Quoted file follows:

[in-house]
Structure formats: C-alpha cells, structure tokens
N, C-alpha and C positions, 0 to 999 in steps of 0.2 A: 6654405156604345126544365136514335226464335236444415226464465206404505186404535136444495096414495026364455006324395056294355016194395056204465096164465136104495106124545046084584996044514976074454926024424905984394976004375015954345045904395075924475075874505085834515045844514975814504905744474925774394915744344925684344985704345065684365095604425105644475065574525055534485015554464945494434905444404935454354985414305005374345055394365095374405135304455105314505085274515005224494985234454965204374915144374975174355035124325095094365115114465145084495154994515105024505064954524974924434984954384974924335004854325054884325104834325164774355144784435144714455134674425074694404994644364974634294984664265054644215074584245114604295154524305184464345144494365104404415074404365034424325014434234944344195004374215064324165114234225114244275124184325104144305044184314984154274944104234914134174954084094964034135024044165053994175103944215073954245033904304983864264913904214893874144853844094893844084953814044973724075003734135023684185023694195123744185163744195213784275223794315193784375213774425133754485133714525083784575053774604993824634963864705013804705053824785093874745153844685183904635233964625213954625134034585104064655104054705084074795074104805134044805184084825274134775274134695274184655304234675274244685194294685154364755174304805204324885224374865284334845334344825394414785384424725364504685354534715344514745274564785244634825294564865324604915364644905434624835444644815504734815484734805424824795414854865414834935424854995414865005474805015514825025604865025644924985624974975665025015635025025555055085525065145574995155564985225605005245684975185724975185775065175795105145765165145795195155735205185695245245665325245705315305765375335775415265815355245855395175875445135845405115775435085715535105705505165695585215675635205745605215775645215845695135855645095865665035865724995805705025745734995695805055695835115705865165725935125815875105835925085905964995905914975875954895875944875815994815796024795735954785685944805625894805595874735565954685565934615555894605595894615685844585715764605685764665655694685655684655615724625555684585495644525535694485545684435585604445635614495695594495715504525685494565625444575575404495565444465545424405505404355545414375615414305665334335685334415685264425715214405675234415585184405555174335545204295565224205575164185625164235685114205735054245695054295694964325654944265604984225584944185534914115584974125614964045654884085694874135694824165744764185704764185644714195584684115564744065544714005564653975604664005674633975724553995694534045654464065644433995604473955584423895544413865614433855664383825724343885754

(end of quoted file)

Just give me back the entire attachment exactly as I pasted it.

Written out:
[in-house]
Structure formats: C-alpha cells, structure tokens
N, C-alpha and C positions, 0 to 999 in steps of 0.2 A: 6654405156604345126544365136514335226464335236444415226464465206404505186404535136444495096414495026364455006324395056294355016194395056204465096164465136104495106124545046084584996044514976074454926024424905984394976004375015954345045904395075924475075874505085834515045844514975814504905744474925774394915744344925684344985704345065684365095604425105644475065574525055534485015554464945494434905444404935454354985414305005374345055394365095374405135304455105314505085274515005224494985234454965204374915144374975174355035124325095094365115114465145084495154994515105024505064954524974924434984954384974924335004854325054884325104834325164774355144784435144714455134674425074694404994644364974634294984664265054644215074584245114604295154524305184464345144494365104404415074404365034424325014434234944344195004374215064324165114234225114244275124184325104144305044184314984154274944104234914134174954084094964034135024044165053994175103944215073954245033904304983864264913904214893874144853844094893844084953814044973724075003734135023684185023694195123744185163744195213784275223794315193784375213774425133754485133714525083784575053774604993824634963864705013804705053824785093874745153844685183904635233964625213954625134034585104064655104054705084074795074104805134044805184084825274134775274134695274184655304234675274244685194294685154364755174304805204324885224374865284334845334344825394414785384424725364504685354534715344514745274564785244634825294564865324604915364644905434624835444644815504734815484734805424824795414854865414834935424854995414865005474805015514825025604865025644924985624974975665025015635025025555055085525065145574995155564985225605005245684975185724975185775065175795105145765165145795195155735205185695245245665325245705315305765375335775415265815355245855395175875445135845405115775435085715535105705505165695585215675635205745605215775645215845695135855645095865665035865724995805705025745734995695805055695835115705865165725935125815875105835925085905964995905914975875954895875944875815994815796024795735954785685944805625894805595874735565954685565934615555894605595894615685844585715764605685764665655694685655684655615724625555684585495644525535694485545684435585604445635614495695594495715504525685494565625444575575404495565444465545424405505404355545414375615414305665334335685334415685264425715214405675234415585184405555174335545204295565224205575164185625164235685114205735054245695054295694964325654944265604984225584944185534914115584974125614964045654884085694874135694824165744764185704764185644714195584684115564744065544714005564653975604664005674633975724553995694534045654464065644433995604473955584423895544413865614433855664383825724343885754